I just read the most amazing book ever last night and I can’t wait to write about it. Margaret Peterson Haddix’s Full Ride is just a completely amazing book and I don’t even know what aspect of the book to write about first. I think I’ll start with the concept. Haddix took a news headline, Bernie Madoff’s Ponzi scheme and subsequent fraud conviction, and reimagined it as a fictional story. In this novel Becca Jones is fourteen years old and looking forward to starting high school with her popular crowd of friends when her father is suddenly arrested and put on trial for embezzlement. When Becca’s father is found guilty and sent to prison Becca is completely without friends and she and her mother are without money. In the midst of Becca’s embarrassment and shame her mother has the idea that they should move to tiny Deskins, Ohio; her mother can work as a nurse and she and Becca can reinvent themselves where no one has any idea who they are. On Becca’s first day in her new school she realizes that she must keep a low profile so her classmates never find out her real identity. She decides that the she can’t be popular like she was at her old school; the best thing to do is to fill her schedule with honors and advanced placement classes. That way she’ll be too busy with schoolwork to socialize, therefore limiting the the chances that she will slip up and say something that she shouldn’t.
Becca’s plan works beautifully except for the fact that she’s lonely; she only sees her friends at school because inviting them to her house could lead to too many questions. Becca’s plan works so well, in fact, that by the time she’s a senior she’s ranked fourth in her class and excited about applying to colleges. Becca’s mother quashes her excitement, though, by telling her that she can’t apply for financial aid without revealing who she really is. Becca wonders why it matters anymore if anyone knows her identity, but she doesn’t press her mother. Instead she starts to focus on a great scholarship opportunity that could mean that her four years of college could be totally paid for, which would be the perfect solution.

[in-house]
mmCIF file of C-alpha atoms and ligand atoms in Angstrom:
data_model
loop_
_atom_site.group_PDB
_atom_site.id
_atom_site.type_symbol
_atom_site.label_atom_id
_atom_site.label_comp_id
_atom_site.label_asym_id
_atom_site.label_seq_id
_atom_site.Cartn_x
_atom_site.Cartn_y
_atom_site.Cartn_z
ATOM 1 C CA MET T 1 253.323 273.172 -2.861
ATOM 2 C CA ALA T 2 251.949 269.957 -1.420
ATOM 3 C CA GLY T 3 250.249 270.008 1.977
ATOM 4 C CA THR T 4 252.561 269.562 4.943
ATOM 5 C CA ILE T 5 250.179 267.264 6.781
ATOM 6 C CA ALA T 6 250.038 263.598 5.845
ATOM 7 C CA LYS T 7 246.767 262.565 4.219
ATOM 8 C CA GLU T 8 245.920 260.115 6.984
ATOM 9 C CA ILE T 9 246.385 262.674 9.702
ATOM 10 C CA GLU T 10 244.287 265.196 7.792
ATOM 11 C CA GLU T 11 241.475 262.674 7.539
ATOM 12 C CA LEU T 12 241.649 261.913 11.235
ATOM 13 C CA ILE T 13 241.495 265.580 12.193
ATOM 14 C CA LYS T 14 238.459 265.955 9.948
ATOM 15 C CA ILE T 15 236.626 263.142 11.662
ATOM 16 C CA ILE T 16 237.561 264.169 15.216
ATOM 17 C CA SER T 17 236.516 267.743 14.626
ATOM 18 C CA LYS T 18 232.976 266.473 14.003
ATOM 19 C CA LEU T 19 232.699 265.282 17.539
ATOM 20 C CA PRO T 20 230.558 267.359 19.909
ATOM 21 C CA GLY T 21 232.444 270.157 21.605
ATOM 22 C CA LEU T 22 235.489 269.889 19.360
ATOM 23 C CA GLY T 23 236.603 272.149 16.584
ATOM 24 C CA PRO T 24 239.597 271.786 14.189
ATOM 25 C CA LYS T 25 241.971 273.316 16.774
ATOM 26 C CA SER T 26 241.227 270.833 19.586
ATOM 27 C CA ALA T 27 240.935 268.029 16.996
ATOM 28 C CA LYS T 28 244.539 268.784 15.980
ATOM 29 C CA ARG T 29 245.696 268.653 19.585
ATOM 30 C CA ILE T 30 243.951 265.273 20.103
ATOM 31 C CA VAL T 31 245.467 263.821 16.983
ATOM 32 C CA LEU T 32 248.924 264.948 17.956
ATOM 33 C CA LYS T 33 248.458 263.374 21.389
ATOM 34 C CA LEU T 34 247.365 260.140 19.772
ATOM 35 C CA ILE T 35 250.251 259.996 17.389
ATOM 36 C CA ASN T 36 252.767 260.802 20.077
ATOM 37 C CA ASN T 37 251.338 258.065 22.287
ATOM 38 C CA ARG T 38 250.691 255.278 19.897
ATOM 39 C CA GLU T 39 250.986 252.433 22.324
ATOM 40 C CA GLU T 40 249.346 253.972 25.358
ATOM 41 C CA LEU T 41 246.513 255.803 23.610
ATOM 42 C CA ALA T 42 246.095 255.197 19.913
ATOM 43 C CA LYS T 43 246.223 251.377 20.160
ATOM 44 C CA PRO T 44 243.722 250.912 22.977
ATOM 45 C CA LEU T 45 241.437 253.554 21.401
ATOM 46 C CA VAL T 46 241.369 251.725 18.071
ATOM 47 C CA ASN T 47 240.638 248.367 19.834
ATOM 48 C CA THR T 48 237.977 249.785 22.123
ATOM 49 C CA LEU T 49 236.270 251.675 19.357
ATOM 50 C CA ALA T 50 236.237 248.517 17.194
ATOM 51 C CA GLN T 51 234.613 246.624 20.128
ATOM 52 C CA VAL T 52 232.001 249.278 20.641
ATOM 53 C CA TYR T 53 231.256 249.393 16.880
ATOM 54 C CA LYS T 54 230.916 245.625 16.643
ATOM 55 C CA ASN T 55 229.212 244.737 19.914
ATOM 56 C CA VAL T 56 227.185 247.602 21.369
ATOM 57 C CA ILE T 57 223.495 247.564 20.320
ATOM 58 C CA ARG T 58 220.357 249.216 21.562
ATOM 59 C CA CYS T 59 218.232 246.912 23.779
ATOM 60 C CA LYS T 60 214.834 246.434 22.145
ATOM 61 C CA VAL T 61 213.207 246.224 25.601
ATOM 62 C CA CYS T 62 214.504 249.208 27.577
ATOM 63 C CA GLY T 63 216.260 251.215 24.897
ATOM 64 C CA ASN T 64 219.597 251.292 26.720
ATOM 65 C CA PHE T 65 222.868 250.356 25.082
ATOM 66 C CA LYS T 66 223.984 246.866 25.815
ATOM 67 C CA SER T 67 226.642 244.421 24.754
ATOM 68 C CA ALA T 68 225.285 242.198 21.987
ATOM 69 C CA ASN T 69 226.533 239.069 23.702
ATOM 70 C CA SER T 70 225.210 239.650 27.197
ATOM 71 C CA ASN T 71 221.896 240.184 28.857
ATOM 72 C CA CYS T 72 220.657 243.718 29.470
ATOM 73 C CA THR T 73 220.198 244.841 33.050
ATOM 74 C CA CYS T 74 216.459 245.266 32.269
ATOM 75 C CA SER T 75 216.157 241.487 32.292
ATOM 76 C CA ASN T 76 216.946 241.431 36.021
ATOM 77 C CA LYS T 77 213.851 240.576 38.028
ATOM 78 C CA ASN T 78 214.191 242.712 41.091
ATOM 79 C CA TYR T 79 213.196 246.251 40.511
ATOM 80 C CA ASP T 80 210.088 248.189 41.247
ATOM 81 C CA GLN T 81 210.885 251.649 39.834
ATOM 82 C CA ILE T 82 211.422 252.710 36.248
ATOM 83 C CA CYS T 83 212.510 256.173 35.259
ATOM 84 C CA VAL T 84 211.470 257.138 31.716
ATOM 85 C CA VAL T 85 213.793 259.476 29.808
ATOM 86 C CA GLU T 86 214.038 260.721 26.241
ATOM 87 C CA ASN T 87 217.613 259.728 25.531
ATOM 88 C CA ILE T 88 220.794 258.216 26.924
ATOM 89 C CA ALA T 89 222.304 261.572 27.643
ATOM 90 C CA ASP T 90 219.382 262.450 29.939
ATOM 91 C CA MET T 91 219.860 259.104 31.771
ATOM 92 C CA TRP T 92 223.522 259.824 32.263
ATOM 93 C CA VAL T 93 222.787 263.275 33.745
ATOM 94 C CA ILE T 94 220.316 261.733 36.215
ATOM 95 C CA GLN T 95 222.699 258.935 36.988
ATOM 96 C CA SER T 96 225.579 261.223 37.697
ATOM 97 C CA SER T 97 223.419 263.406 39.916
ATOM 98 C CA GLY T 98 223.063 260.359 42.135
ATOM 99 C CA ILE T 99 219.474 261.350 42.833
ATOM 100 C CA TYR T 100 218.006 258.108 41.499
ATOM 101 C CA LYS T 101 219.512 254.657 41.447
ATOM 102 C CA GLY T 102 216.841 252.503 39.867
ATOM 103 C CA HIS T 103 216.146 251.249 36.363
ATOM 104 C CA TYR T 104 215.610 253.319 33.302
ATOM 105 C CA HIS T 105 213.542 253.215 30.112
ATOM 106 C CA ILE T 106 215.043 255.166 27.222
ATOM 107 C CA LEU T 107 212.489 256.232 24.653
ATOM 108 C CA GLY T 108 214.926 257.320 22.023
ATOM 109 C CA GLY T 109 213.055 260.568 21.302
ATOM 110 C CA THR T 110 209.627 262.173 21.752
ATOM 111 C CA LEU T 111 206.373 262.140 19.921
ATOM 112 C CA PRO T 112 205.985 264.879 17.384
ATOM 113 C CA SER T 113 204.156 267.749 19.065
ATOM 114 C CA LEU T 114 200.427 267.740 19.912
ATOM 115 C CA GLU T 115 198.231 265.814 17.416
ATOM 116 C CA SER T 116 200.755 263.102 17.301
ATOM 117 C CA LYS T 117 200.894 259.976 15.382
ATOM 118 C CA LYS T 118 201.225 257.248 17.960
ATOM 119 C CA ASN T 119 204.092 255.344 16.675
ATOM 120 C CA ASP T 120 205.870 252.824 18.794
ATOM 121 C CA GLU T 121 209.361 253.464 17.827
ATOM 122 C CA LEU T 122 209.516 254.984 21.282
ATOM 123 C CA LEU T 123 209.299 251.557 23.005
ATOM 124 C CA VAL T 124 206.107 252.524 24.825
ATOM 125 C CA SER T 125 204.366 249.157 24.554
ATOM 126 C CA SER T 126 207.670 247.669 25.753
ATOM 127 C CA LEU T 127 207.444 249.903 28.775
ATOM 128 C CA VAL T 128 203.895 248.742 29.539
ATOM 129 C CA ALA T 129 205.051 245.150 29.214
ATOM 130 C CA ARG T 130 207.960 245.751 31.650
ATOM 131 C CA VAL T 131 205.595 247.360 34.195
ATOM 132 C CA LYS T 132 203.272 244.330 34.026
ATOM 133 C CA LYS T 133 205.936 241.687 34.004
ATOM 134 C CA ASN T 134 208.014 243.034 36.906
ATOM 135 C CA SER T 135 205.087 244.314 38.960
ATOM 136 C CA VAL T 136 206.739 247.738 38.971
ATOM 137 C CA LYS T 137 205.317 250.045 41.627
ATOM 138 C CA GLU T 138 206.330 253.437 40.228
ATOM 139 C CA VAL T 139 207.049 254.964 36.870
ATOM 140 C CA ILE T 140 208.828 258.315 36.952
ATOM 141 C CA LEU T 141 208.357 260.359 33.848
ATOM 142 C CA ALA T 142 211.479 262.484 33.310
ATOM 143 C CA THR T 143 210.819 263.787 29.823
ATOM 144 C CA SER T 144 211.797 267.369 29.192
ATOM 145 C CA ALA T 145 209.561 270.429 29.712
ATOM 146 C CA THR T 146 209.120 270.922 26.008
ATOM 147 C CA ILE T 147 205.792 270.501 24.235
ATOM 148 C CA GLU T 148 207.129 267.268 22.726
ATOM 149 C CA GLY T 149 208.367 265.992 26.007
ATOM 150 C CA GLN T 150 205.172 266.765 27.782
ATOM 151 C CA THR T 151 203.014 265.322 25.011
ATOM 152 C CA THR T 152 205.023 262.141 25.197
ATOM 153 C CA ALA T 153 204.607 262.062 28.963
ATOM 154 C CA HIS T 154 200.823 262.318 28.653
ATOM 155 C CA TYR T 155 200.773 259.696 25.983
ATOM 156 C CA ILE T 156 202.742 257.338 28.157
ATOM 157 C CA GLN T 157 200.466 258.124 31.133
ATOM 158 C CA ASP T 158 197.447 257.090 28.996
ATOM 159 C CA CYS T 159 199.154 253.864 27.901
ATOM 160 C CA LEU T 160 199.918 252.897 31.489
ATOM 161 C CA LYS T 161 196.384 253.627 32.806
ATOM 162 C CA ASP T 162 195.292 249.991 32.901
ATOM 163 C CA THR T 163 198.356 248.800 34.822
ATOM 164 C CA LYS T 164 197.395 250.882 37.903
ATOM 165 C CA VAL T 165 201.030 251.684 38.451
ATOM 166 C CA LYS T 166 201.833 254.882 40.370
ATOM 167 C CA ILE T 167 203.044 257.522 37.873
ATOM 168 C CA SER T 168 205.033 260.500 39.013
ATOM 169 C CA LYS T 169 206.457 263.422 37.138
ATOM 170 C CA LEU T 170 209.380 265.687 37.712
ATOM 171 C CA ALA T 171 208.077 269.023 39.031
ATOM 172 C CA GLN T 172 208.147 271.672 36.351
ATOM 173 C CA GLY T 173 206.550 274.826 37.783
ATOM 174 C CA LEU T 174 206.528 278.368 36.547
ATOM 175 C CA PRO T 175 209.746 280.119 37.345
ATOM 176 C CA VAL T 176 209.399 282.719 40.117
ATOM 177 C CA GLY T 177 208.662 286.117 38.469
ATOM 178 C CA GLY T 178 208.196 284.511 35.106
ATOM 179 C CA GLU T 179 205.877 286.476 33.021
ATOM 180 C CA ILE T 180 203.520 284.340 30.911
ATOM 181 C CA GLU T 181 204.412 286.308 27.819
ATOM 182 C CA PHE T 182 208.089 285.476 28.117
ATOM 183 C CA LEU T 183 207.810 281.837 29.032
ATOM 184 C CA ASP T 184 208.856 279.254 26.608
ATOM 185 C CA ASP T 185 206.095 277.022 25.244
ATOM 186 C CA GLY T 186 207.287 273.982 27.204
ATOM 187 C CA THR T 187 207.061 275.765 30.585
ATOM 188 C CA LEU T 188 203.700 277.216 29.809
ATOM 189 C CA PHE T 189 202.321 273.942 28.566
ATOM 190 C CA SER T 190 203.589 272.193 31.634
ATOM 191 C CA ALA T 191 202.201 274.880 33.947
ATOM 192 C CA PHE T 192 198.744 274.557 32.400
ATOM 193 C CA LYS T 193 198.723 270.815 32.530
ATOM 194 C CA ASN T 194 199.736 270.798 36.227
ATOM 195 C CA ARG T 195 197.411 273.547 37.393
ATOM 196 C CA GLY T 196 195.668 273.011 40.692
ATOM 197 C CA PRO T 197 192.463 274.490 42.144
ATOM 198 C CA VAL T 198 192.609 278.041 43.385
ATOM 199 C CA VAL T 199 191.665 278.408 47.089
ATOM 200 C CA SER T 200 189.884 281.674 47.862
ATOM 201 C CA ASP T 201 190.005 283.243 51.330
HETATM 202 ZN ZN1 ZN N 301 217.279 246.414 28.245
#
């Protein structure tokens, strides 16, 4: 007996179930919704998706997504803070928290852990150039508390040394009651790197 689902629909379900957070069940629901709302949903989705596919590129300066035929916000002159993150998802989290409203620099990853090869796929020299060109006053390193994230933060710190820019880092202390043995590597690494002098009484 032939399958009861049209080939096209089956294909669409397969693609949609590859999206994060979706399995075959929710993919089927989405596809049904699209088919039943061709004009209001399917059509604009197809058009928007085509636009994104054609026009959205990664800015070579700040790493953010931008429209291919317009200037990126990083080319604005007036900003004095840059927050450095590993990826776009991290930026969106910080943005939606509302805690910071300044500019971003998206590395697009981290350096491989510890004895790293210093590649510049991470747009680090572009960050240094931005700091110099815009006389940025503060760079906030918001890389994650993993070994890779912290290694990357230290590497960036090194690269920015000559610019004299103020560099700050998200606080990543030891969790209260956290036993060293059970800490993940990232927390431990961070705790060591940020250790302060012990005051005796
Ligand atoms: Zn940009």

The scholarship seems too good to be true and in a way that turns out to be the case because it leads Becca on an odyssey that takes her down some very unexpected paths. The wonderful thing about this book is that it leads the reader down some very unexpected paths as well. I loved Becca and I was rooting for her throughout the entire book. I felt her loneliness and wished that she could open up to her friends; I felt her disappointment and anger that she could not pursue her dreams after having sacrificed and lost so much. Because of that the road trip that Becca embarks on toward the end of the novel is much sweeter. I highly recommend Full Ride; it’s a good, fast-paced read that left me with a lot to think about.